Three level in the architecture of a job:
What’s the job to be done? (Functional, emotional and social dimensions)
What experiences in purchase and use must we provide to do the job perfectly?.
What and how to integrate?
Integrating correctly to get the job done means:
Jobs are stable over long periods; they’re not vulnerable to product lifecycles.
Products are easy to copy but integration creates defensible differentiation.
Customers are happy to pay a profitable price.
“The job rarely changes, what changes is the way that we solve it”. This is related with the uber-required condition for entrepreneurs: “Be in love with the problem not with the/your solution”.
Focusing on the job rather on the product will reduce the probability of having a “one-size fits none” product.
5) Catch the tide of decommoditization
He didn’t make it on time to talk about this one, I’ll try to look for it in his book “Innovators dilemma” another day.
I’v been wanting to start a blog for a while now, I always found some excuses to delay it: “I have to write my own blogging engine…”, “I will need too much time to keep it updated…”, “I need to improve my english first…” but the real reason was fear (yup, sounds like the lizard brain). It seems I finally overcame it.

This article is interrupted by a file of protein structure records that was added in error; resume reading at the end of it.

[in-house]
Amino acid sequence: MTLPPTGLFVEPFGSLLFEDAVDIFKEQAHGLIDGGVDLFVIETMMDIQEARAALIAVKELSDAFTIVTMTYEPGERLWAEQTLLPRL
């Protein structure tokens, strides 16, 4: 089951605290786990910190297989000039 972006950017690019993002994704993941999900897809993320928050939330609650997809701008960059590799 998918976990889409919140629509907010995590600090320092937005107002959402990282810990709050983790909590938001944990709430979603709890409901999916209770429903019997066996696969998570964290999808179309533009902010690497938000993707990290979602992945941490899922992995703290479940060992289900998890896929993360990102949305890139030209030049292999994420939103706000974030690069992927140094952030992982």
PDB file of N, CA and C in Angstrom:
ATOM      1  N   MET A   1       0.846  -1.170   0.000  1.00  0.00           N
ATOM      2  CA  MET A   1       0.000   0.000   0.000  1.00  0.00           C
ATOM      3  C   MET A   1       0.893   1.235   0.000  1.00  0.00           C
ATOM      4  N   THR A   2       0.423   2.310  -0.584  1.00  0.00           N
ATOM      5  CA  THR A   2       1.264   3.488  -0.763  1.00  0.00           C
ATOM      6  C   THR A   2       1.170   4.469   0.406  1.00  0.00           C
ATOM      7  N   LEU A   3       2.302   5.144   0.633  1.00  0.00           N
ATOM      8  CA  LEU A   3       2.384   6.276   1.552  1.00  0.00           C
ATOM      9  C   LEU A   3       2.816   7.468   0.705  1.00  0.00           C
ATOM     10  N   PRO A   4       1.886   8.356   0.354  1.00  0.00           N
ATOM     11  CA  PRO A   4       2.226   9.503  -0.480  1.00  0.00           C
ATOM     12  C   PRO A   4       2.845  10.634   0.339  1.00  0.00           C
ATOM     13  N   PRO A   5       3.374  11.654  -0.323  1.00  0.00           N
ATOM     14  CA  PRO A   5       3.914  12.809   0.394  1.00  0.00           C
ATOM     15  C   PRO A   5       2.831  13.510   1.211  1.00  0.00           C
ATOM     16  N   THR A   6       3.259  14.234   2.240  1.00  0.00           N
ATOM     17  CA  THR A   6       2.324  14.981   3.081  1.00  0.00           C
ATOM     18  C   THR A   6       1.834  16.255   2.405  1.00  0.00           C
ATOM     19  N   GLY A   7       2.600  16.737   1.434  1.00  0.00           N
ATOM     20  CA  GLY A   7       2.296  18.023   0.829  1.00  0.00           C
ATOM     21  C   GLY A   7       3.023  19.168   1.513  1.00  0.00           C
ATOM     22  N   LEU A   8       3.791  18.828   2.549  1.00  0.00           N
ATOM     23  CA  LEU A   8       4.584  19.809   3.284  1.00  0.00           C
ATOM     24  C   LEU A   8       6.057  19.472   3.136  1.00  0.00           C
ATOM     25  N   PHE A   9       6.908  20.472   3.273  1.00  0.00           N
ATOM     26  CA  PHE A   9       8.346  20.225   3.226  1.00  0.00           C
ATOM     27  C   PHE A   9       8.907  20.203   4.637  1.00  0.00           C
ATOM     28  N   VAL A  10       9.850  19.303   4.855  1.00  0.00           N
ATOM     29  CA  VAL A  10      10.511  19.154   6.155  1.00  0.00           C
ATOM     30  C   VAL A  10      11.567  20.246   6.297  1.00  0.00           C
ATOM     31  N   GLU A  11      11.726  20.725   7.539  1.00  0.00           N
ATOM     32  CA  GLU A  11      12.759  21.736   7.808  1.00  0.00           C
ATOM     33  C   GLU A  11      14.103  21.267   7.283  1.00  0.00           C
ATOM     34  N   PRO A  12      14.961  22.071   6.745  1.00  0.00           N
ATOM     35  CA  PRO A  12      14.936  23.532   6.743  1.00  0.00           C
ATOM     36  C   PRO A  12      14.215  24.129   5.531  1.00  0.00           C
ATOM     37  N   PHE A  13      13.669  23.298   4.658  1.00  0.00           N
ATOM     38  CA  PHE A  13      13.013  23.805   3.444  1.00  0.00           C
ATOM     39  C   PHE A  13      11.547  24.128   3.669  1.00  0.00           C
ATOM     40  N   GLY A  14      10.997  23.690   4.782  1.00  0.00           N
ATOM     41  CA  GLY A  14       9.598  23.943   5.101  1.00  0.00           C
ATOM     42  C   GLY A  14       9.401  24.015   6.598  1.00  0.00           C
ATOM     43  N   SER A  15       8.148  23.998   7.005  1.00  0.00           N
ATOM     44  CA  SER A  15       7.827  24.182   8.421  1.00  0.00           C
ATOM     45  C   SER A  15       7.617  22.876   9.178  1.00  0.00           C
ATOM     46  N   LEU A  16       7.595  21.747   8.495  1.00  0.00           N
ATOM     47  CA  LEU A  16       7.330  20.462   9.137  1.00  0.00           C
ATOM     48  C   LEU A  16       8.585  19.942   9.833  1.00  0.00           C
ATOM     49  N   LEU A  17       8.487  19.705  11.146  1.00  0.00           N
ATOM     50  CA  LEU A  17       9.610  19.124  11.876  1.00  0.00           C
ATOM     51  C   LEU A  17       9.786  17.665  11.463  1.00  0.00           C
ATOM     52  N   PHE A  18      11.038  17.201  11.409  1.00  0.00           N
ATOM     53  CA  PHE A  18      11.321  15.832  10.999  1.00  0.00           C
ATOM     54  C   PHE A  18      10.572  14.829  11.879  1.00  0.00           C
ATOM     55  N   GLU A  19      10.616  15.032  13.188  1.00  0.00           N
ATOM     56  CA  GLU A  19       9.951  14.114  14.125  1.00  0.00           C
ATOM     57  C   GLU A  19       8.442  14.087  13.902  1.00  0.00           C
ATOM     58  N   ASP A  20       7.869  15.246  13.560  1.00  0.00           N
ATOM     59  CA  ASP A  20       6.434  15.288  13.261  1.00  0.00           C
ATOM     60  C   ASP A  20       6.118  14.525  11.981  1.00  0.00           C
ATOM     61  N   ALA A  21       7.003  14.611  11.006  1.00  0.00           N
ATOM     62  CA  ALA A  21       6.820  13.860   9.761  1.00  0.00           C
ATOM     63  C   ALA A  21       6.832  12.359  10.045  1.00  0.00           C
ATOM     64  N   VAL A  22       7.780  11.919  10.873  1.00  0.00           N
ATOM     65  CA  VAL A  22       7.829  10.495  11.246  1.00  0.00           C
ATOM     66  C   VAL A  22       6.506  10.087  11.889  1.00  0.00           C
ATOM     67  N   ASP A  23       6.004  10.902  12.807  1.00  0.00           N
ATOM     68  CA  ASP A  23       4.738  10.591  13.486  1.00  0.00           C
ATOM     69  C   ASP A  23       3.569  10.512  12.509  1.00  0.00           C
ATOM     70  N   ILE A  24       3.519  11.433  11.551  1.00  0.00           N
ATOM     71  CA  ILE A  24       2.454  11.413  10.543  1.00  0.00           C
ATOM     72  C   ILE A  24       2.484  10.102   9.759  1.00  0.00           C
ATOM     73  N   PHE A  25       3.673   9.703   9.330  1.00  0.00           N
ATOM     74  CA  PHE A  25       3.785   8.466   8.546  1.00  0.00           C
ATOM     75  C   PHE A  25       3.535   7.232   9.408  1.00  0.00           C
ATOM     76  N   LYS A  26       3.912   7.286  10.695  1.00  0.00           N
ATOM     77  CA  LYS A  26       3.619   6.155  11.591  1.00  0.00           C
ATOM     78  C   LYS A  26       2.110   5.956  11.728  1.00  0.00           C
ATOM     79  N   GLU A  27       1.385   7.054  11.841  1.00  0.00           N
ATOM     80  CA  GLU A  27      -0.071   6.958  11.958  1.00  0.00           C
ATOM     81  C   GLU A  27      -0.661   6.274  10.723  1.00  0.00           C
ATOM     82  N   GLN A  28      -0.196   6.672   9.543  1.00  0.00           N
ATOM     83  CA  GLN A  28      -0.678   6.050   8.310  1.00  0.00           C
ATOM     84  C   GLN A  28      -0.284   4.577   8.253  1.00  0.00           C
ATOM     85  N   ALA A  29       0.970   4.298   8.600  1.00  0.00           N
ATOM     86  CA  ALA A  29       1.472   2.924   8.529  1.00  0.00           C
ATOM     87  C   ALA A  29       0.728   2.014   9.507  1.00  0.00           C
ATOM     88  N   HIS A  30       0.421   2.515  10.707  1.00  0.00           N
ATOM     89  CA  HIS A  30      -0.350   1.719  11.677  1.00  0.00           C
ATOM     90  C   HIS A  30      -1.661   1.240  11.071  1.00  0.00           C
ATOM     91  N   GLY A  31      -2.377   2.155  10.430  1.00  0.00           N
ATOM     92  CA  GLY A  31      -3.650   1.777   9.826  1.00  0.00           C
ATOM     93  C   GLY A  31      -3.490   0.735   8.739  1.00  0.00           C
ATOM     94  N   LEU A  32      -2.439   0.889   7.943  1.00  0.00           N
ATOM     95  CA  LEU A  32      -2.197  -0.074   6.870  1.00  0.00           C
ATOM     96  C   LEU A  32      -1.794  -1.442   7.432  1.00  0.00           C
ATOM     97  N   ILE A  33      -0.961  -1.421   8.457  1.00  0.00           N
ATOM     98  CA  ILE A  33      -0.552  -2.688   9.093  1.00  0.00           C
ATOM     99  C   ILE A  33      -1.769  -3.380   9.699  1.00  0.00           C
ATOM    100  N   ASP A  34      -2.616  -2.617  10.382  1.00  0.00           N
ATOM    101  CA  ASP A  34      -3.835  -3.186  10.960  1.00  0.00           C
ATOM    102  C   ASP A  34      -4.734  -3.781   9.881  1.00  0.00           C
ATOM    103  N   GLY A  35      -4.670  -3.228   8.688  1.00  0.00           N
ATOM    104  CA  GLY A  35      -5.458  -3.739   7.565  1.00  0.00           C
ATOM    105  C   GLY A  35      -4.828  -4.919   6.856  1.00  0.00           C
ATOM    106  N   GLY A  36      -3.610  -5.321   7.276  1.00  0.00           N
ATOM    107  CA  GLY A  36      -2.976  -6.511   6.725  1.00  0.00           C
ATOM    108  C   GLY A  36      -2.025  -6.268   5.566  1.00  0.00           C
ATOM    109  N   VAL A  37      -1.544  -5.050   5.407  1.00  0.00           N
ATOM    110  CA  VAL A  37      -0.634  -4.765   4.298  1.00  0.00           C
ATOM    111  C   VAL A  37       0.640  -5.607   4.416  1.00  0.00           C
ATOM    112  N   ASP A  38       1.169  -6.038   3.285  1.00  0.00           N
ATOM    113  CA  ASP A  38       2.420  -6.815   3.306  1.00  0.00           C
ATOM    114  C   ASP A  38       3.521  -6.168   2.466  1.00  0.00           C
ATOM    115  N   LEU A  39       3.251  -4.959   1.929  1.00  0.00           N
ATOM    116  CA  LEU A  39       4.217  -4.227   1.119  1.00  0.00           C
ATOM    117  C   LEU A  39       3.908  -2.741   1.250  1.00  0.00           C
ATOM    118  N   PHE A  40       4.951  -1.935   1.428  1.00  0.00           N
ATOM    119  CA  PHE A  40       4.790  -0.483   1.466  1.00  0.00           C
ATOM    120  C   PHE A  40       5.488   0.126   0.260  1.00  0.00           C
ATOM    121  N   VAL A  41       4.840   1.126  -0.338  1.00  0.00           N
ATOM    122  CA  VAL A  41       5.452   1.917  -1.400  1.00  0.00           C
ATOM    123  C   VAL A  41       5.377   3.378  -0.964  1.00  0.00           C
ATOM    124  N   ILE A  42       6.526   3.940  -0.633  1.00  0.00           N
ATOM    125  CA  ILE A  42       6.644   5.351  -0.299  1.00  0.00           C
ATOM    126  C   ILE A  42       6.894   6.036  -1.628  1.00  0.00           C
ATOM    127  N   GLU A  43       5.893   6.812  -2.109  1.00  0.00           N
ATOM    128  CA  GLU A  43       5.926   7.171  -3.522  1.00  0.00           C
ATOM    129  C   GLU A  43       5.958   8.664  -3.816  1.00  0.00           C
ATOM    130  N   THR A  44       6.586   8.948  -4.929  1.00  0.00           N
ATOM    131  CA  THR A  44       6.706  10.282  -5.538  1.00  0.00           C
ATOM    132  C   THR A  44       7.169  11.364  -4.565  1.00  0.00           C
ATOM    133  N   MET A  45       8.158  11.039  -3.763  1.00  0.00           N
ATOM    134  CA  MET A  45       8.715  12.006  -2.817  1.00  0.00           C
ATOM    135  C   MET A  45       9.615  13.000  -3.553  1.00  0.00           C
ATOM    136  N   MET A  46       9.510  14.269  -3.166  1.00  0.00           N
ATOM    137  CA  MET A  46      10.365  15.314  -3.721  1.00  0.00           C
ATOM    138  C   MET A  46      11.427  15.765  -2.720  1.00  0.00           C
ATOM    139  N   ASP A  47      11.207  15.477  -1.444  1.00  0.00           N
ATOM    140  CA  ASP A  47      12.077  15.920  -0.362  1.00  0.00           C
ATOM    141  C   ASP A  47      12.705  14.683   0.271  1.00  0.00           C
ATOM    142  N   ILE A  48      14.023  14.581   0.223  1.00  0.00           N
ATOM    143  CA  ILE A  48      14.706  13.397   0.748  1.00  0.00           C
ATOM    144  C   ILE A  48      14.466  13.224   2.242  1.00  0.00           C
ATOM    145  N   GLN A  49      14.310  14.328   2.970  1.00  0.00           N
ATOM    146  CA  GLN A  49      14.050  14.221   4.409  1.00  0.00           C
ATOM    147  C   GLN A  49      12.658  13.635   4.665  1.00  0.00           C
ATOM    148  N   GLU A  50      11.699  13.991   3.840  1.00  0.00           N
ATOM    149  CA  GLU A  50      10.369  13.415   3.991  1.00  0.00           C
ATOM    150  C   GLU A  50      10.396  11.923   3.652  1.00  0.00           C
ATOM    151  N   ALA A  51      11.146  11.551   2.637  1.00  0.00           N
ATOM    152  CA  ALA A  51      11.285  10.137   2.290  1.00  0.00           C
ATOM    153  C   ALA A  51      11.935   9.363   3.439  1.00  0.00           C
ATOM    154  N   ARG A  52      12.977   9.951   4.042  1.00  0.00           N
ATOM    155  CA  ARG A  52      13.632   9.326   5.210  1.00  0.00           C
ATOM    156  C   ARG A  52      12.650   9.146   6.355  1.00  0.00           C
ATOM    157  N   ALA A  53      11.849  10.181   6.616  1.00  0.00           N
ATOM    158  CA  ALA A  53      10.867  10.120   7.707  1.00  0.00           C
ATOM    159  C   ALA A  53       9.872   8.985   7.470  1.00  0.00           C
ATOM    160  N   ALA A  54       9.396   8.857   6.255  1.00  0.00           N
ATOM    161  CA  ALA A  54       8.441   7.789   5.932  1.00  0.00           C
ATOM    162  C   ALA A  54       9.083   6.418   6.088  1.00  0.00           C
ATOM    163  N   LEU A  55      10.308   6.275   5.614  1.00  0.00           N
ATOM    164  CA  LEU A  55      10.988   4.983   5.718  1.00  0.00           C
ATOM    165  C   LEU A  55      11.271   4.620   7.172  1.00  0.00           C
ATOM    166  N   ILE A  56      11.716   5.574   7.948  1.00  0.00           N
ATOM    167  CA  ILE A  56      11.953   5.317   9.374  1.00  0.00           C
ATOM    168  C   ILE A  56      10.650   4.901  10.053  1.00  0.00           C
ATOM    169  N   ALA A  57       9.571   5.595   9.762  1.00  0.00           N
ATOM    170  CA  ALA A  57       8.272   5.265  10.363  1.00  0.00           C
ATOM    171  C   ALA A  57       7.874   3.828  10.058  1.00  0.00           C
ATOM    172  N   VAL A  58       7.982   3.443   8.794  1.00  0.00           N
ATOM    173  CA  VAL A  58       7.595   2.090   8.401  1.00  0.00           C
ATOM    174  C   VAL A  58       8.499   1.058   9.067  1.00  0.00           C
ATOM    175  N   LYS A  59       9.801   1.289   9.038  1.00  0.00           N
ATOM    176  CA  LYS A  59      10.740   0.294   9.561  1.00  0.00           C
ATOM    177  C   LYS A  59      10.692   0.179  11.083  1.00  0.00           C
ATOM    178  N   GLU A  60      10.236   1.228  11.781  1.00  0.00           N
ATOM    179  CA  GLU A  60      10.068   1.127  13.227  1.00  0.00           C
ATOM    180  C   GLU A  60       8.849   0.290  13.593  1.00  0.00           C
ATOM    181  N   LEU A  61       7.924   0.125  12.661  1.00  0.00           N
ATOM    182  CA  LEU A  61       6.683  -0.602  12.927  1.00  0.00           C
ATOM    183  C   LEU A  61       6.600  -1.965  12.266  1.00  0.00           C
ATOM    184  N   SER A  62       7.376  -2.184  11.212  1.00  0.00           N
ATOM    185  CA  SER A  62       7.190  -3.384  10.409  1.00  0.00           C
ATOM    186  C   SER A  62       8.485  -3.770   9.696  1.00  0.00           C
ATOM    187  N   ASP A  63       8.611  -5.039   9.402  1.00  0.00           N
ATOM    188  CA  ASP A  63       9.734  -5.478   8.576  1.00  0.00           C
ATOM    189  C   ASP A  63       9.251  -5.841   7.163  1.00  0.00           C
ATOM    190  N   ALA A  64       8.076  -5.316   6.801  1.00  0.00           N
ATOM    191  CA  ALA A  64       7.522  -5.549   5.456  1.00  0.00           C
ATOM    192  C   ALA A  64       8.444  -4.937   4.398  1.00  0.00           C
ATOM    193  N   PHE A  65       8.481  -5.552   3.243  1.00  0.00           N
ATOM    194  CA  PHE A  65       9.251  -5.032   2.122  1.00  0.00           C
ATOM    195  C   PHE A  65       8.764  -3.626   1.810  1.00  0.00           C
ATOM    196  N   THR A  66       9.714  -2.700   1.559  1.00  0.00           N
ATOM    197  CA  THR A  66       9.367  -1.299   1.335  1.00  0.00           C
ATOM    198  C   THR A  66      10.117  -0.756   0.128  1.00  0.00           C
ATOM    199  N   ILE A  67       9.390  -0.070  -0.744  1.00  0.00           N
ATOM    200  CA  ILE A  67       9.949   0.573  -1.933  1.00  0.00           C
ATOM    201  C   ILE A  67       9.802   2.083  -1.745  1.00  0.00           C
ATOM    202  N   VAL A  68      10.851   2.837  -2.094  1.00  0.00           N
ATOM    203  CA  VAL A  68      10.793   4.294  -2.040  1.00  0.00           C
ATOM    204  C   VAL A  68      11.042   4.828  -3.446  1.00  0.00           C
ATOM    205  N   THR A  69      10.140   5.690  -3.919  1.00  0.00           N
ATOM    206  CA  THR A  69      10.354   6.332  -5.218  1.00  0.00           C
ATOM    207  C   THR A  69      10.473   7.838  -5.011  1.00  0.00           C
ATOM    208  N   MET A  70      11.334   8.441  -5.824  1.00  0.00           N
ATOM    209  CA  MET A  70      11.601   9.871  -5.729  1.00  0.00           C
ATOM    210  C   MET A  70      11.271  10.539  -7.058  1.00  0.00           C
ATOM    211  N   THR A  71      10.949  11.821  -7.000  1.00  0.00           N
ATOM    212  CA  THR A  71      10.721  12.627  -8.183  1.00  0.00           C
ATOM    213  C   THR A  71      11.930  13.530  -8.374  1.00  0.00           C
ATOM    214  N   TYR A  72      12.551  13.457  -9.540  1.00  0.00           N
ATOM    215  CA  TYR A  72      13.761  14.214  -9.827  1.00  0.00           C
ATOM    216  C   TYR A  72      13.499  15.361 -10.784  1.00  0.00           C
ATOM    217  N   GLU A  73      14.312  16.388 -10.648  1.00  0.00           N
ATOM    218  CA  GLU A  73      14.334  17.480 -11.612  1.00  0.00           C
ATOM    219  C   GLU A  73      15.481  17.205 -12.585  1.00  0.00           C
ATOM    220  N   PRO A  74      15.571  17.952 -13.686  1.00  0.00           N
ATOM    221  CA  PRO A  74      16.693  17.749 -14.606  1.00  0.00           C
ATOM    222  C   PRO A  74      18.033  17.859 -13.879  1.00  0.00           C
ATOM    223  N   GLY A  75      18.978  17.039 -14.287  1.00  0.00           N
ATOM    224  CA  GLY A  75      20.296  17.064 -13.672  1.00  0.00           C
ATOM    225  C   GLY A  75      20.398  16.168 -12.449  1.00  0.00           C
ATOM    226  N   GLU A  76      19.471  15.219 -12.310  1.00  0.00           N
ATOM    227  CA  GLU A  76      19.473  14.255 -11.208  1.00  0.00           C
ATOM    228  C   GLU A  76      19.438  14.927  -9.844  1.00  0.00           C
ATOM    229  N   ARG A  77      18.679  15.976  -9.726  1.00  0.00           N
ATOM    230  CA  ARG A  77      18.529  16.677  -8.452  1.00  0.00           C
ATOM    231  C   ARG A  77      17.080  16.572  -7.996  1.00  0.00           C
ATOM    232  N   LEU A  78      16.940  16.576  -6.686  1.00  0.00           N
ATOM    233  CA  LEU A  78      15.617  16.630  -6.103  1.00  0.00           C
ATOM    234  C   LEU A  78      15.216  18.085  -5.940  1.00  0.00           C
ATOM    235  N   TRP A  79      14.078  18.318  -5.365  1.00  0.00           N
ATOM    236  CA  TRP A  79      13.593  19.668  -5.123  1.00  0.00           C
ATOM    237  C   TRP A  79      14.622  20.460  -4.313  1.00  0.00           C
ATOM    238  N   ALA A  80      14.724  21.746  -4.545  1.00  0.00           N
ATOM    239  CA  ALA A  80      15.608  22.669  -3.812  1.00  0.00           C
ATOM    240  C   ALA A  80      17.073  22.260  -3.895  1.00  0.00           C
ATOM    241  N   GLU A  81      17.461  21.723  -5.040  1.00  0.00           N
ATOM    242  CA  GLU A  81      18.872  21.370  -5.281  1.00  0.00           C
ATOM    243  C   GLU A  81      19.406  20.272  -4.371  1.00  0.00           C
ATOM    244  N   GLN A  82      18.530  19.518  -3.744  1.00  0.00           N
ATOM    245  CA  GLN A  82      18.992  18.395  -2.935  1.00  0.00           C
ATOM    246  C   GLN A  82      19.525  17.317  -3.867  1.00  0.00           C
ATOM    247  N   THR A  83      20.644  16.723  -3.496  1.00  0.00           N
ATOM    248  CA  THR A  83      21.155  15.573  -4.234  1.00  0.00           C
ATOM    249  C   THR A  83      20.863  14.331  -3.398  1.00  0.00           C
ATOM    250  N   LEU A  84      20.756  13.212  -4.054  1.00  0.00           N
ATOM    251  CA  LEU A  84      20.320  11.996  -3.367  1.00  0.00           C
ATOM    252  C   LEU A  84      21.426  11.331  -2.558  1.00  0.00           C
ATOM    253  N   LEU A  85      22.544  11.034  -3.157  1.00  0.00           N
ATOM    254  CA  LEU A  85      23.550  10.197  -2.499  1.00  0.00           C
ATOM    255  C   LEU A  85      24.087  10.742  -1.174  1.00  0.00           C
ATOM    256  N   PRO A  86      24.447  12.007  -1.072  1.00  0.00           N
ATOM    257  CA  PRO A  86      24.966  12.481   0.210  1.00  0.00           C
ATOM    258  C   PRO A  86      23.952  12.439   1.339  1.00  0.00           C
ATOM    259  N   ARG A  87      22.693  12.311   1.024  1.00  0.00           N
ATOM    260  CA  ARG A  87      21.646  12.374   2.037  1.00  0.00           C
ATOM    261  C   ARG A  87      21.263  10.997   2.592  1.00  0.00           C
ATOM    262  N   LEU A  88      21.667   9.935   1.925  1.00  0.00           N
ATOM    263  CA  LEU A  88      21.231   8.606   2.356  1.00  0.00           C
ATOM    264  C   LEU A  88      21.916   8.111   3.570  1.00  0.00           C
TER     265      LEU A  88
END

Certainly I’m neither a good writer nor I have the english proficiency that I would like, but the effort I’m going to put in will compensate it and hopefully will help me to improve in both aspects.
I’m betting also on quality over quantity, I’ll try to write few articles but with good quality content and insights and try to keep the verbosity at minimum levels.
Why I’m starting a blog?
I’m not going to lie, I’ve read those “You should start blogging now!” articles, but what really made me click was that some weeks ago I found some interesting perspectives about blogging tolearn. And so, my motivation will be to use this as a learning tool rather than a personal branding one.
With this philosophy in mind, I intend to transform my daily obsession of reading and consuming tech news (last time I checked I had over 100 RSS feeds on Google Reader) to a more “healthy” and analytical habit of selecting the best and the more relevant articles, share them and add some insights about them. I’m aware that producing content is much harder than consuming it but it is much more rewarding intellectually.
Sharing my notes
Some time ago I read an article about taking notes to improve learning and decided to follow its advice. So I changed my habits while reading books and watching (non-fiction) videos and started to take notes and extract the best parts to later compile a summary that I can use to remember the main ideas. This has helped me tremendously to increase the amount of things I can remember after reading and also helped me to distinguish the really valuable content from the rest.
I’m also planning to share here the notes I take and keep a sort of archive; making them public will make me put more effort into it.